being the mean cross-sectional area of the HV with as its equivalent height, including fringing winding and effects. The equivalent height is obtained by dividing the ( 1.0) [3]. This winding height by the Rogowski factor factor is usually determined empirically and is a function of the height, mean diameter, and radial width of a winding. For this is estimated as 0.747. specic transformer, Analytical formulas approximate inrush peak and the rate of decay. They are based on single-phase transformer theory, and empirical factors are used to rescale the calculations to account for the number of phases, core construction, and coupling of the transformer [2], [3]. The simulation of a transformer connected in grounded-wye conguration is compared with the results from the analytical formulas in order to avoid the use of uncertain and questionable empirical factors. Since the analytical formulas are used to calculate the worstcase value, the residual ux has been assumed to be 0.6 p.u. in agreement with Fig. 6. The model has been manually initialized to a residual ux of 0.6, 0.3, and 0.3 p.u. for the main limbs of phase R, S, and T, respectively. For a three-legged core, the residual uxes of the two yokes are assumed equal to those of the outer legs (phase R and T). Setting the breaker to close at the voltage zero crossing of phase R produces the worst-case condition for phase R, and the result is comparable to the analytical formulas. As shown in Fig. 9, the simulation gives a result very similar to (1) and (2). Equation (3) has too much damping compared to the other expressions and the simulation result. The calculation given by the manufacturer is based on (3) with inhouse empirically calculated coefcients. This results in a curve with only slightly higher rst-peak current, but even larger decay. The authors are condent that the results from the simulation and the calculation based on (1) and (2) are accurate due to the good match of the model results to the measurements for the ungrounded-wye case shown in the previous section. The proposed model is able to provide a result comparable to the analytical equations. While the applicability of these formulas is restricted to the worst-case scenario, the model can be used to test different energization conditions and the interaction of a transformer with the external network.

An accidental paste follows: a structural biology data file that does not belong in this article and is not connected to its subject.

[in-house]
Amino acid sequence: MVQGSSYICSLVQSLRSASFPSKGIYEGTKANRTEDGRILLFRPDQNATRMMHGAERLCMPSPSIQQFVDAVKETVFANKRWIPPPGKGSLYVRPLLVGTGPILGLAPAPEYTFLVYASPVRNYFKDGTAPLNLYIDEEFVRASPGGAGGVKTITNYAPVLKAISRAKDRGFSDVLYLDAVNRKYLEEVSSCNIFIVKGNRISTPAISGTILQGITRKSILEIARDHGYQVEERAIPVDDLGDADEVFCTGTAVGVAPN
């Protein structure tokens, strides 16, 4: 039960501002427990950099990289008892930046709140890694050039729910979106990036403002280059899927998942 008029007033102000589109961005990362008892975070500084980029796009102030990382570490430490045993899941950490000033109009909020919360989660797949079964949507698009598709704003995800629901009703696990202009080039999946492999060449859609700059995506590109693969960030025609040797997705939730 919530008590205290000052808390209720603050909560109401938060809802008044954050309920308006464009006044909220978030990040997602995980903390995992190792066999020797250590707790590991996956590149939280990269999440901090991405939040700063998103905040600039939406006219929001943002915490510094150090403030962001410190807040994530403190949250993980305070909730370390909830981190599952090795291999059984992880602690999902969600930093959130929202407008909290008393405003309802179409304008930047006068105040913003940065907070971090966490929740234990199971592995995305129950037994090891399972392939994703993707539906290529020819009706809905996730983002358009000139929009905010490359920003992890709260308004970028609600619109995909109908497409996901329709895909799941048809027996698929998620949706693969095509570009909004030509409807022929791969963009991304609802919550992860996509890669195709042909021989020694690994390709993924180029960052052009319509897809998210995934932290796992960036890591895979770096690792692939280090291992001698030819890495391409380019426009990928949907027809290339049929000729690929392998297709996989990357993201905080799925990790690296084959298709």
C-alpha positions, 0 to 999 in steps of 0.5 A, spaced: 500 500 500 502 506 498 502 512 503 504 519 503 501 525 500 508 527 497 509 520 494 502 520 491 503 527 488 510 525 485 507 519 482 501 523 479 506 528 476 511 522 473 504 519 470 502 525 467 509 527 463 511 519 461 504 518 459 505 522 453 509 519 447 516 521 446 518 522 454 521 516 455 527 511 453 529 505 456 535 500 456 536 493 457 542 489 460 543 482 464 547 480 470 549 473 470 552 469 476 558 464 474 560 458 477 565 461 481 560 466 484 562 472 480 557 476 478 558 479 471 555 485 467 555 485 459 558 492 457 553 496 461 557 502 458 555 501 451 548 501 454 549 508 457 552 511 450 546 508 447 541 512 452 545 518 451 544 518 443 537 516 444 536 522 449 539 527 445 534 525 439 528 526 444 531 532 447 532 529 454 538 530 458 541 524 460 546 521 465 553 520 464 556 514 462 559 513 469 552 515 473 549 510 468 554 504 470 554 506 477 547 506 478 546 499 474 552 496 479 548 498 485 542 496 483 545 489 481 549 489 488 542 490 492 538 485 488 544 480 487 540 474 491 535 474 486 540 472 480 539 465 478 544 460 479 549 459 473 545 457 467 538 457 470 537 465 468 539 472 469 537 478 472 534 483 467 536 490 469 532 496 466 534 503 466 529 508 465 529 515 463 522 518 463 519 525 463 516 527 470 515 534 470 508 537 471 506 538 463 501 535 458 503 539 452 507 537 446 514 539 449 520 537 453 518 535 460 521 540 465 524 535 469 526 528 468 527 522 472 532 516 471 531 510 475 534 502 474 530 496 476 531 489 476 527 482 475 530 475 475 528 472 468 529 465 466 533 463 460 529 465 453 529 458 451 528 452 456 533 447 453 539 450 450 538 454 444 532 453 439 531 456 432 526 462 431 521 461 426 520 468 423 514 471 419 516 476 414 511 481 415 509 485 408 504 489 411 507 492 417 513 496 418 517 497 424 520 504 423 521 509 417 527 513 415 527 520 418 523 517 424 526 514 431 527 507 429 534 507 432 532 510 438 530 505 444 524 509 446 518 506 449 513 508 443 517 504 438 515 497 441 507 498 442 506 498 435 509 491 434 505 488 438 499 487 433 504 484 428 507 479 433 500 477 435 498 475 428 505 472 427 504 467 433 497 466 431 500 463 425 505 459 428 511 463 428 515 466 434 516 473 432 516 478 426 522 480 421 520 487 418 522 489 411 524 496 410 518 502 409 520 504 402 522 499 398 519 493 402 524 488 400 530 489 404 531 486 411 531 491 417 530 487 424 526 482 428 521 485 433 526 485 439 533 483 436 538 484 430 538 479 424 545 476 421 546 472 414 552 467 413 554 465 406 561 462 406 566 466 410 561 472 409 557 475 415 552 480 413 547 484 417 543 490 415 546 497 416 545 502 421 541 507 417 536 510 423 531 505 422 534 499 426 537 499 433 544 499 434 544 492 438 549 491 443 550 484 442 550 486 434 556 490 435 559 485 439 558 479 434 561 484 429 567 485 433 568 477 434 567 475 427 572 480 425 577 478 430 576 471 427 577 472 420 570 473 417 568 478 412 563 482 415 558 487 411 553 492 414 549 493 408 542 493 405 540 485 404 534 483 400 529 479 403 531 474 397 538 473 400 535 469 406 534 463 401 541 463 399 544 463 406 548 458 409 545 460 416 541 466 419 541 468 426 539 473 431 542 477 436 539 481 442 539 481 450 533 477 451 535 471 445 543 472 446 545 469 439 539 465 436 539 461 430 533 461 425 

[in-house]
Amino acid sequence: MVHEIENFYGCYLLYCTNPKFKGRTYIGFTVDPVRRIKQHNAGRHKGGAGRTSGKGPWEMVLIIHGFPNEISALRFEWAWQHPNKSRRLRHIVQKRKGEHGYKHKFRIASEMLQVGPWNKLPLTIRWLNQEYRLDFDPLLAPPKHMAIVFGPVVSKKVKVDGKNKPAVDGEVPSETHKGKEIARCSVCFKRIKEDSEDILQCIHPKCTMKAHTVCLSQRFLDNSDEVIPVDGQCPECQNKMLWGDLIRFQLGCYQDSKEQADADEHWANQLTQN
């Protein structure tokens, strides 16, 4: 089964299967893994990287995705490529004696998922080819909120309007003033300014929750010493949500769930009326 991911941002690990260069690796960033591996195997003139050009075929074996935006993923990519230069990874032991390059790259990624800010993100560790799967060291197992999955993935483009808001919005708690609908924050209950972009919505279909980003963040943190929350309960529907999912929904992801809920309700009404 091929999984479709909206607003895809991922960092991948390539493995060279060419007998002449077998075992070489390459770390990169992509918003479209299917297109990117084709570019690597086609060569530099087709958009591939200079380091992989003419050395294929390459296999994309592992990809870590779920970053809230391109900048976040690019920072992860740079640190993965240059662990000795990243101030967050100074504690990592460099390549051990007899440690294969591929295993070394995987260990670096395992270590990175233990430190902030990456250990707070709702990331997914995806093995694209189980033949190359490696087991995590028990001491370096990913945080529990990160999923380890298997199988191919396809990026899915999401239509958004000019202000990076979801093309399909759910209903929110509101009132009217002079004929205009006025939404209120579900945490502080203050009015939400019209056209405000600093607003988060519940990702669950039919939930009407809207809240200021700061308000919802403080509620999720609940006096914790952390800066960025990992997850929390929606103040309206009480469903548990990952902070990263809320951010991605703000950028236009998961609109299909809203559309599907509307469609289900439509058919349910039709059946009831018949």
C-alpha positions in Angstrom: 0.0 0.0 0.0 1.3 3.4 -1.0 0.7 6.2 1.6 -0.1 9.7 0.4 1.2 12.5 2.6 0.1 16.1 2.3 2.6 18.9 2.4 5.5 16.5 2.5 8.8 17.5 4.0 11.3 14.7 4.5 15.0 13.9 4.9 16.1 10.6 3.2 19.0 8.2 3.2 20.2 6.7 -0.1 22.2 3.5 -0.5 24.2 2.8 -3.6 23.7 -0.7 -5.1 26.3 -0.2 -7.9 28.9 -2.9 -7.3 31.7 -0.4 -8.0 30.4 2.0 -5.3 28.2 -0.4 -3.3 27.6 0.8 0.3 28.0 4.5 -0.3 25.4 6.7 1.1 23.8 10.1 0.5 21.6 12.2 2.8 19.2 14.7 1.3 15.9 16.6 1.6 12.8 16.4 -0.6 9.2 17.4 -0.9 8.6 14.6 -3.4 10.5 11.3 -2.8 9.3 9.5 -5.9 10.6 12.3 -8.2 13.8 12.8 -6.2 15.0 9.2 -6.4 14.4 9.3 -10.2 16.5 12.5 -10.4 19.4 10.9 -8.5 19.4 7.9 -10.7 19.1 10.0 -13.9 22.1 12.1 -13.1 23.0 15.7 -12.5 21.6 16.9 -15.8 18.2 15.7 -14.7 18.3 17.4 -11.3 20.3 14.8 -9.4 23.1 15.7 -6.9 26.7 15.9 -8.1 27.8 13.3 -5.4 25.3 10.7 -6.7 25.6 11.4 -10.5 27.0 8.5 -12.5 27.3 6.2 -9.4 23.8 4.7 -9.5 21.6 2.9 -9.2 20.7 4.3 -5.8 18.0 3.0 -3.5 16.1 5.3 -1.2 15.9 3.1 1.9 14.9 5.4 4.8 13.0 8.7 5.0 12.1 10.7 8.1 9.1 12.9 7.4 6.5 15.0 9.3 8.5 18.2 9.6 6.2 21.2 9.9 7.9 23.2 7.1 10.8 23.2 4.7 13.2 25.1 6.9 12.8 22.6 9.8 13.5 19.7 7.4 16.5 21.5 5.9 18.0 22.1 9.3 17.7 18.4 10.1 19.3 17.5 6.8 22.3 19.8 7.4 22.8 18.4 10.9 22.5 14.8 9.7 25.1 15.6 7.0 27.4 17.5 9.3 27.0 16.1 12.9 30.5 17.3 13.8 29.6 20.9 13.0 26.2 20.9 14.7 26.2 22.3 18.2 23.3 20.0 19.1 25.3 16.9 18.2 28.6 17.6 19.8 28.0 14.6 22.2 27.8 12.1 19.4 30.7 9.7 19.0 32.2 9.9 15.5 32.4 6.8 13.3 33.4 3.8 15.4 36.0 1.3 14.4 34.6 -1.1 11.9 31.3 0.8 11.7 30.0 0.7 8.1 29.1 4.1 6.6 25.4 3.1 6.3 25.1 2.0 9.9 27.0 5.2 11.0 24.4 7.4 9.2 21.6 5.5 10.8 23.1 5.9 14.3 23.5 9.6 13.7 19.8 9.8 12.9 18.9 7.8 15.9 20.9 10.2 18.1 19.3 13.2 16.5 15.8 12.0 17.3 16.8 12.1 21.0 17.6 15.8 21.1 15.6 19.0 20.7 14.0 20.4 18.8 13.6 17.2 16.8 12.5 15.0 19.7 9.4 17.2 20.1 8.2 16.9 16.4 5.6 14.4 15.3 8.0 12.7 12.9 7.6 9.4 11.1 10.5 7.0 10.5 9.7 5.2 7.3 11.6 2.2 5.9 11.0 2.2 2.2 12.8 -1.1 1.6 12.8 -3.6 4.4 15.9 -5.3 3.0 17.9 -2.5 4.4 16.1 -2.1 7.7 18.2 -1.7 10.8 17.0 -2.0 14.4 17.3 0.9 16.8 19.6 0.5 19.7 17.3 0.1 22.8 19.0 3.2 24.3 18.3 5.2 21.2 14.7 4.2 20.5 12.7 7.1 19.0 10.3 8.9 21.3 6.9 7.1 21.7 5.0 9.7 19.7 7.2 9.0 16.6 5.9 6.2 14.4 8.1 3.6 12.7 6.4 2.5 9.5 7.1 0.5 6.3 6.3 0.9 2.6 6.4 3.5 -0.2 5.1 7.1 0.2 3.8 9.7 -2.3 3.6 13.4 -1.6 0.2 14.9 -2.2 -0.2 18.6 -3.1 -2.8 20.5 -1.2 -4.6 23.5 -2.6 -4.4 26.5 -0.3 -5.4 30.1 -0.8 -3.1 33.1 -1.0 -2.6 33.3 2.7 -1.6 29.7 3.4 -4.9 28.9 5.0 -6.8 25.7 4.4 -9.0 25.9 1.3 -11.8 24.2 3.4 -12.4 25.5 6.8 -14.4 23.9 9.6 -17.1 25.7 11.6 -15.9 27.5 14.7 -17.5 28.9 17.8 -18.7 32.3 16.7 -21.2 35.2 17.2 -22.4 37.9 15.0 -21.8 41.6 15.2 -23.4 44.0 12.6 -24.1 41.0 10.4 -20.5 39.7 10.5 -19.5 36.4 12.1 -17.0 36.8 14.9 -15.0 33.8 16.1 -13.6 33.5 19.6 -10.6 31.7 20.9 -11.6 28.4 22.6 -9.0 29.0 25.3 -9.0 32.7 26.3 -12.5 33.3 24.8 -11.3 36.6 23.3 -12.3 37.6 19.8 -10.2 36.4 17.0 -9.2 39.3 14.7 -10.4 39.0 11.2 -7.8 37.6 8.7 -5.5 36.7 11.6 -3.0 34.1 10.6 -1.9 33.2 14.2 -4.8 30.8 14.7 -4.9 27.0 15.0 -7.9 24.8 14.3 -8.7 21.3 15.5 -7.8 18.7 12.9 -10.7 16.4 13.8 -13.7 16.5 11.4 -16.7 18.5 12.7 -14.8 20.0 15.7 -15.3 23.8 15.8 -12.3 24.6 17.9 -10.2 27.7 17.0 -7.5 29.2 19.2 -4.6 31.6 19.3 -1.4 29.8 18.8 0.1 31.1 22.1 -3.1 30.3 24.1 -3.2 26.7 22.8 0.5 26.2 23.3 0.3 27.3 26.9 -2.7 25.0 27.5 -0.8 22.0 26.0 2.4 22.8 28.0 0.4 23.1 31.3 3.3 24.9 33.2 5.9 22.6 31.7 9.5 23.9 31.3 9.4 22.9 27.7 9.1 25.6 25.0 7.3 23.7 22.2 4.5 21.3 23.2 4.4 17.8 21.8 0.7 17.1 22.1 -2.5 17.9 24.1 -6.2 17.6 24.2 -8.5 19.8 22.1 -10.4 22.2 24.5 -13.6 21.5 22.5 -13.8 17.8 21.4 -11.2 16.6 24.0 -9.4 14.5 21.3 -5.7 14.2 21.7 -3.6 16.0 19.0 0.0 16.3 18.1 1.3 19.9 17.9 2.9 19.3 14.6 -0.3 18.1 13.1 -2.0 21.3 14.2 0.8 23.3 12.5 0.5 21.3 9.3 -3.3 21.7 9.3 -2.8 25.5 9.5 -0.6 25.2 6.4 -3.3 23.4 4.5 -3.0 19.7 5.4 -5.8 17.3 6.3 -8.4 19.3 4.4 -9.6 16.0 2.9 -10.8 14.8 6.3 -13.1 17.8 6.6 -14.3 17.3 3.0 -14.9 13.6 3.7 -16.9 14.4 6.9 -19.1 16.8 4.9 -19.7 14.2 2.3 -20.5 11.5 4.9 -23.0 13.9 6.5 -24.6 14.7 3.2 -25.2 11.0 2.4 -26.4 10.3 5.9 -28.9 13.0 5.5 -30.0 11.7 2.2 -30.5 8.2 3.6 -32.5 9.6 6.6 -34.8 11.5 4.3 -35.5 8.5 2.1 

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V. PARAMETER ESTIMATION AND SENSITIVITY ANALYSIS The estimation of the parameters of the model is discussed in this section with the exception of the hysteretic core model. The Jiles-Atherton model is presented in [18] and [19] and its implementation and parameter estimation are discussed in [20]. In parallel to the guidelines for the parameter estimation, a sensitivity analysis is performed to verify the inuence of each parameter on the inrush current peak and decay. The most signicant parameters are identied and the methods for estimating them are outlined. Figs. 68 show that the set of parameters in Table II reproduces the de-energization and energization transients well and, therefore, it is used as the reference point. The sensitivity analysis is performed for YNyn and Yyn connections and the envelope curves of the rst 200 ms of the inrush of phase R are reported. The transformer is initialized to a residual ux of 0.6, 0.3, 0.3 p.u. for the three phases, respectively, and the breaker closes at the voltage zero crossing of phase R to simulate the worst-case condition. A. Leakage Inductances and

The leakage inductance between the high- and low-voltage winding is obtained directly from the short-circuit test measurement. The leakage inductance between the low-voltage cannot be directly measured but is aswinding and core sumed to be (5) Short-circuit reactances can be calculated from winding dimensions with standard equations reported in [3, Ch. 3.1]. Assuming a winding of zero thickness on the core surface, the reactance between the low-voltage winding and core can be estimated from the core and winding geometry (6) (7) (8) with being the area of the Ampere-Turn Diagram, as the mean diameter, is the radial width of a winding, and represents the thickness of the air gap between two windings [3]. An initial estimation of 0.5 is proposed in [14] assuming that: 1) the insulation clearance between core and low-voltage is approximately equal to half the distance winding between low- and high-voltage windings ; 2) the cross-sectional dimensions of low- and high-voltage and ); windings are similar ( 3) the mean winding diameter can be approximated to . The value calculated with actual winding dimensions is used in the model and is (9)